In 2016, aged 17, I was diagnosed with Obsessive Compulsive Disorder (OCD). “ A mental disorder in which people have unwanted and repeated thoughts, feelings, ideas, sensations (obsessions), and behaviours that drive them to do something over and over.”
However, if you know me you’ll know that my struggles with OCD and anxiety began when I was much younger. My earliest recollection of having feelings of anxiety, and showing symptoms of my OCD, was when I was around seven years old. I remember that I was absolutely petrified of the world coming to an end, so I did what any rational person would do, and assigned myself tasks, such as tapping something three times or running up and down the stairs four times in a day. I believed that if I didn’t complete these tasks, then the world would end. I even threw up one New Year’s Eve because I convinced myself that comets were about to land and blow us all up. Talk about dramatic.
As I got older, my OCD manifested itself in the same way that it does with many others - through the need to clean. I started to throw things away, into the bin. Not just rubbish, I would throw away tea towels, pots and pans, hair brushes - literally the most random objects from my house. It got to the point where my mum and dad would have to go through the bin and sift out everything that I had thrown away, not to use anything again obviously (!), but to show me what I was throwing away and ask me WHY?! They realised that I was going through something when I couldn’t give them an answer, because I couldn’t even remember what I had been throwing away.
After completing my GCSE’s, I went to my GP and was diagnosed. However, I didn’t take any immediate action. Instead, my OCD grew worse. It got to the point where I would have to hoover my bedroom and the stairs, then bleach our family bathroom every single day. It would be the first thing I would do when I got home from work, the first thing I would do on waking up at the weekend and it was constantly on my mind. I would be faced with a horrible, deep angst in the pit of my stomach if I knew that I hadn’t engaged in my cleaning ritual for a day. It really took a hold of my life.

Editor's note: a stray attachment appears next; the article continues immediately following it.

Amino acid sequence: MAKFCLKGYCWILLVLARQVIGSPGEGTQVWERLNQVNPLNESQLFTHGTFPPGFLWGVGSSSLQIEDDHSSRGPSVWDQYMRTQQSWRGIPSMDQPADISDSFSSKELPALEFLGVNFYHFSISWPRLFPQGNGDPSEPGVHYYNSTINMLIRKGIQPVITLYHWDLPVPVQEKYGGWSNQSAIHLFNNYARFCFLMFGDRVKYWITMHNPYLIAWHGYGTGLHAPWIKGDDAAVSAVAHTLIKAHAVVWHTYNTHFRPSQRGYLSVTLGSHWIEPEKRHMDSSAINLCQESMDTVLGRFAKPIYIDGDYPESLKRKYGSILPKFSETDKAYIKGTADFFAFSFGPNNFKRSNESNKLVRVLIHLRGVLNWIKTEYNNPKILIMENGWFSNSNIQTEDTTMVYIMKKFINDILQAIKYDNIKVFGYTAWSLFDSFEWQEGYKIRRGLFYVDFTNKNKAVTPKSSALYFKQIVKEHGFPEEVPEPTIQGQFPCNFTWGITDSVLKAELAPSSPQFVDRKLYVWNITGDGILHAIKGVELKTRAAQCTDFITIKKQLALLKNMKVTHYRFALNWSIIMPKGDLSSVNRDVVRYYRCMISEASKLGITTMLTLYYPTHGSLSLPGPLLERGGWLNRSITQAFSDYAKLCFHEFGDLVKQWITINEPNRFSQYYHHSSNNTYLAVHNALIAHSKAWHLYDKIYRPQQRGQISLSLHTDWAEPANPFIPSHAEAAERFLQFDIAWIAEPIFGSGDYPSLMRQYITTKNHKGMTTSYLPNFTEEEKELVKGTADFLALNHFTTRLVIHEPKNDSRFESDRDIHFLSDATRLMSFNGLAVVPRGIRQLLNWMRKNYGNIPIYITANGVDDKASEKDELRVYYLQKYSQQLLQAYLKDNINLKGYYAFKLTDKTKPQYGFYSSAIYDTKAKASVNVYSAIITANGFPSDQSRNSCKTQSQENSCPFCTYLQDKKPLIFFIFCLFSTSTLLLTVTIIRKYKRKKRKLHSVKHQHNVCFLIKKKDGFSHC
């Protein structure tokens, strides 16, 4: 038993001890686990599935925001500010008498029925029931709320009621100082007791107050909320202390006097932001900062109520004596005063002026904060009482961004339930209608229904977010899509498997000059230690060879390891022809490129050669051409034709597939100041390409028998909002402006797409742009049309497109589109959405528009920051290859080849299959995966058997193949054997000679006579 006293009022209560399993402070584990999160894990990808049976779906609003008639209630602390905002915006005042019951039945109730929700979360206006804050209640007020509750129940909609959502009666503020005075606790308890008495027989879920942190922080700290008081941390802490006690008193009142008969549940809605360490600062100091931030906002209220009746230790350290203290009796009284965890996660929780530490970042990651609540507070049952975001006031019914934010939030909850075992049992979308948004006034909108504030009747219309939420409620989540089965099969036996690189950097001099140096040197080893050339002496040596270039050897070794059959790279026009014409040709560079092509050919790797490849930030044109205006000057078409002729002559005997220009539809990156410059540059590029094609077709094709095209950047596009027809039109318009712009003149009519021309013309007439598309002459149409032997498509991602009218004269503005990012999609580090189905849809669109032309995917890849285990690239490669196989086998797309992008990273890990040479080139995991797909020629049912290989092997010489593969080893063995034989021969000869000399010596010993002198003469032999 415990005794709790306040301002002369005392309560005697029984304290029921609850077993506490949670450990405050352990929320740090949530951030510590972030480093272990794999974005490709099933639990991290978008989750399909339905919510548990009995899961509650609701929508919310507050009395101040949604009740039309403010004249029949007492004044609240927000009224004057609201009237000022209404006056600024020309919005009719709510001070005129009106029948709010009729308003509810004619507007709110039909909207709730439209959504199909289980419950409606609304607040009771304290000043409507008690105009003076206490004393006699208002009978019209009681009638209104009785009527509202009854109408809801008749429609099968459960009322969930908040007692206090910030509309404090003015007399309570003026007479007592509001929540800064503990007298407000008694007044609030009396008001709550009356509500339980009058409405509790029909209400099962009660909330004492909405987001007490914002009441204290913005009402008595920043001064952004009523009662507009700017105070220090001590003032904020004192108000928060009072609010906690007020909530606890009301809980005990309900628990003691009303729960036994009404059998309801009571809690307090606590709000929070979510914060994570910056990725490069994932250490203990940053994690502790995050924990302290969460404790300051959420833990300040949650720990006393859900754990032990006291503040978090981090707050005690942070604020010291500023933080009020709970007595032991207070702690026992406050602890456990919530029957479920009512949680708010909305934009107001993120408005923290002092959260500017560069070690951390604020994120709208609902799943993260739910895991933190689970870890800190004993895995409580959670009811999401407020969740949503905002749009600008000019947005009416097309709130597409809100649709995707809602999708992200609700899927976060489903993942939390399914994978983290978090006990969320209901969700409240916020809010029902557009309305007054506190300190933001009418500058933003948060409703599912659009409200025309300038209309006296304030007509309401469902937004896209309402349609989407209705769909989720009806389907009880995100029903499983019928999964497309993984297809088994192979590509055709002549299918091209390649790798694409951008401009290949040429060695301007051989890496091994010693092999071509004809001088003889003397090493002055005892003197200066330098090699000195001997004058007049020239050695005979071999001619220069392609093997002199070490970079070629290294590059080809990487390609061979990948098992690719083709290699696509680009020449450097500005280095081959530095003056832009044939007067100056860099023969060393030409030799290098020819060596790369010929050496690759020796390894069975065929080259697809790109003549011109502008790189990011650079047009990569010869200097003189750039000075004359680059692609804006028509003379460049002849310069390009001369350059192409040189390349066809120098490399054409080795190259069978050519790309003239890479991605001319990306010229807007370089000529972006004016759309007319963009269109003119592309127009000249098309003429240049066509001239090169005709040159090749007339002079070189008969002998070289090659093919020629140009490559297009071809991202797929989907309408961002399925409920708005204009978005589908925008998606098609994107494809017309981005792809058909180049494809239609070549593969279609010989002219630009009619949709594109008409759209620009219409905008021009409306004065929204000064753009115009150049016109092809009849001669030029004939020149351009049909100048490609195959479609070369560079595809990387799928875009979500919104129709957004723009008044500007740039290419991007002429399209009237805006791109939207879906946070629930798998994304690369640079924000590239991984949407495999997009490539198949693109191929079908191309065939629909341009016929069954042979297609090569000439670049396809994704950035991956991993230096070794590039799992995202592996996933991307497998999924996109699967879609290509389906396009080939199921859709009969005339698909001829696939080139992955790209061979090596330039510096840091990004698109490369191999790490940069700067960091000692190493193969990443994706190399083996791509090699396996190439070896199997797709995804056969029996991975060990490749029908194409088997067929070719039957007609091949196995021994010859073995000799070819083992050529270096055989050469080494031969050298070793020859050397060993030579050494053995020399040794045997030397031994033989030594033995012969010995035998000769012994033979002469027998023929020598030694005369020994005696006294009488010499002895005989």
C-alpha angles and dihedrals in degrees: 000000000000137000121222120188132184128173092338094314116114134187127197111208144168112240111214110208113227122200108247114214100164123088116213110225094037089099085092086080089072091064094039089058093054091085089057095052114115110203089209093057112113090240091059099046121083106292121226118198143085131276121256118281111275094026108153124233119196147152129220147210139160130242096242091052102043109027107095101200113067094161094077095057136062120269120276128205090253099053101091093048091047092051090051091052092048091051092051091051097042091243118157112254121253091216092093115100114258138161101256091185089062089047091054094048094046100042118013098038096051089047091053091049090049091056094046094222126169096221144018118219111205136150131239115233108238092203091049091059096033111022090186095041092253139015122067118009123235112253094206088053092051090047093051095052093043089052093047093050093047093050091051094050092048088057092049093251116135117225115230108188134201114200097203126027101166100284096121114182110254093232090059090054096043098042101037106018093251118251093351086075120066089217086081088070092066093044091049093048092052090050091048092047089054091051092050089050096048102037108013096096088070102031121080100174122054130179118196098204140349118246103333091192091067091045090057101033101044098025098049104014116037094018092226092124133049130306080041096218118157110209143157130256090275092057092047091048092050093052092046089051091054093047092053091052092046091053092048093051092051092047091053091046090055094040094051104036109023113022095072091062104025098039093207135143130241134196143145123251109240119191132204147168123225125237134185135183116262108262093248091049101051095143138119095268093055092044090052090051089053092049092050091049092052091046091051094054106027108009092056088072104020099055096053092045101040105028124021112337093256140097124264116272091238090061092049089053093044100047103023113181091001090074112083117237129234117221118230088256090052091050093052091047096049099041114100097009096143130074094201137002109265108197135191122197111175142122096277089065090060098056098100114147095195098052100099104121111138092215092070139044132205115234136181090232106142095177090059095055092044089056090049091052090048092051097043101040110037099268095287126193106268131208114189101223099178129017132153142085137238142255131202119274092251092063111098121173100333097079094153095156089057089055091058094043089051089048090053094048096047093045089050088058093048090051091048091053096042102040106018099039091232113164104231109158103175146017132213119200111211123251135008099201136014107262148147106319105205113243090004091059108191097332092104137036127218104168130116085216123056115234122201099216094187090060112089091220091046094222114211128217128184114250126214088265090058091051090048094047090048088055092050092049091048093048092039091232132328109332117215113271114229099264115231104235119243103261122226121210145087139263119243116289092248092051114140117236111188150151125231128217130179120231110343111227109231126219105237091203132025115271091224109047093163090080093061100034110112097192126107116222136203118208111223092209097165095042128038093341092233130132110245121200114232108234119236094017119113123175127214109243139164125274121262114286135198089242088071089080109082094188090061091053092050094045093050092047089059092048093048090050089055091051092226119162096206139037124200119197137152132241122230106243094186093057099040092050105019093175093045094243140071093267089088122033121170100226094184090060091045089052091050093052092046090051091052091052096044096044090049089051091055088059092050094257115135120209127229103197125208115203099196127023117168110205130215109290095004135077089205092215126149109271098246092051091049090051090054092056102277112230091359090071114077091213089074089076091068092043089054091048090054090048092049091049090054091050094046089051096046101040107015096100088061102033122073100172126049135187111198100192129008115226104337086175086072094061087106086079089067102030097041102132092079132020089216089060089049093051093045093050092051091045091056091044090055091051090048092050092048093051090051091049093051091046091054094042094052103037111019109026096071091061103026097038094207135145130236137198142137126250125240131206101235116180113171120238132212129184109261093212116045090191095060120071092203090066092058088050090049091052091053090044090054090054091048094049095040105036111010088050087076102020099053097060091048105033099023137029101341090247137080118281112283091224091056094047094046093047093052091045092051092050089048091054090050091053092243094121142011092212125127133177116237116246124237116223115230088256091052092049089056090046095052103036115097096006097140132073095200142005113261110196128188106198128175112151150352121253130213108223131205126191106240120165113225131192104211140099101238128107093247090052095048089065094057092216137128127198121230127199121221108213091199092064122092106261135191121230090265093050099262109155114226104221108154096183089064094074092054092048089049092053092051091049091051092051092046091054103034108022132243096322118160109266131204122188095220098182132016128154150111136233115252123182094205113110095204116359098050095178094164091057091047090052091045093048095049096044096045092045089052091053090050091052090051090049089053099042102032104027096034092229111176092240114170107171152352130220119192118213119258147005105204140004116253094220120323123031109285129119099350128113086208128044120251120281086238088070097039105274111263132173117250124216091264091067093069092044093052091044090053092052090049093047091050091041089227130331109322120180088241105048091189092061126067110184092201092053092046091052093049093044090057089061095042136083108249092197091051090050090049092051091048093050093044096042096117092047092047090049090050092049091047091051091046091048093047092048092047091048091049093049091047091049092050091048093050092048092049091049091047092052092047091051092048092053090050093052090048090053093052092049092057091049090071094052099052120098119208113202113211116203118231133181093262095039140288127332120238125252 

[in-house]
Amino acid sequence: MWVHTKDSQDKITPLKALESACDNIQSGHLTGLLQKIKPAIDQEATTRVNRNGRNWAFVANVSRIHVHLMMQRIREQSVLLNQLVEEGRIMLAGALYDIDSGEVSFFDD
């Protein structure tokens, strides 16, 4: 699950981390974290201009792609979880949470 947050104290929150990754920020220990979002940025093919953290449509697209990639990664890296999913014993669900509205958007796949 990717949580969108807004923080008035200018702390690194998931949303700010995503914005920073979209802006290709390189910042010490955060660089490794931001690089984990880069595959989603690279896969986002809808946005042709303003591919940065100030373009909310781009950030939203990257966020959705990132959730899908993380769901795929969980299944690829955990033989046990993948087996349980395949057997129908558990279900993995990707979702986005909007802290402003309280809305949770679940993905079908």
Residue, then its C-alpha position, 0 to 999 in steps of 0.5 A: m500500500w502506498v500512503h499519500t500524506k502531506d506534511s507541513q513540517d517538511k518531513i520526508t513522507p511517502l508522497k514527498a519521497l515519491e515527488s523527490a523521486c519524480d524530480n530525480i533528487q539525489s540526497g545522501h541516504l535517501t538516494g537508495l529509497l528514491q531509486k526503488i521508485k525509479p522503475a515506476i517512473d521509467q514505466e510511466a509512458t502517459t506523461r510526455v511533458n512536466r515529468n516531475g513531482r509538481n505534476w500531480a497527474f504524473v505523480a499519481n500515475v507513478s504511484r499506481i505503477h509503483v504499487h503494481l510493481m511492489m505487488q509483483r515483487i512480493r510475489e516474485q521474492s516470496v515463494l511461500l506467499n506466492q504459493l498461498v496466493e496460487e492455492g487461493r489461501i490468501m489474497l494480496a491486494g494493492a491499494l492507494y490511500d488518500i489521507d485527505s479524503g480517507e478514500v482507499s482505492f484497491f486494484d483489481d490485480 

Earlier this year, almost two years after I was diagnosed with OCD, I completed my first bout of therapy. This course of therapy allowed me to face a lot of the issues that I had been harbouring away for so long. It became clear to me, that there had been elements of trauma throughout my childhood and early teenage years, that had left me feeling completely helpless. My OCD was me trying to gain control and order within my life, where this was otherwise lacking.
Therapy has completely changed my whole outlook on my OCD; I know now that my OCD is nothing but a bully, a mere voice inside my head which thinks it has authority over me, but doesn’t. I realise now that it took me so long, since first diagnosis, to face up to my OCD because I was embarrassed. It’s hard to be taken seriously when the thing that is causing you so much heartache, and making your life so difficult, can be funny. Little did I know, that embracing the humour was the only way to address the stigma attached to OCD head on.
After two difficult years, I can finally say that I have taken control and am no longer dictated to by the OCD which I have suffered with for so long. In the words of my fantastic therapist, “It’s important to tell your OCD to just fuck off,” and if you know me, you know how much I love to swear.
It is, however, a journey. One that I’ve accepted I’ll be on for life. Like everyone else, I’ll have good days, and I’ll have bad days. However, I feel confident entering womanhood with a powerful armour, in the form of a deep understanding around my mental illness. An understanding that has equipped me with resilience, that allows me to stare my OCD down, through times of worry, and simply say ‘No.’
My advice, to anyone suffering with OCD/anxiety like symptoms: You are far stronger than you realise. It is ok to say no and to resist those temptations, because the fact of the matter is that you cannot control everything. Unfortunately, bad things will happen, no matter how many times you bleach the floor. Even though, for that short while, cleaning feels like it’s helping - it simply cannot, and will not change the course of things. Take back the control, say no to the bully who’s sitting on your shoulder, go and do something you love, accept the hard times for what they are and always remember to laugh.
You can read more about Ellie and her life with OCD here on her blog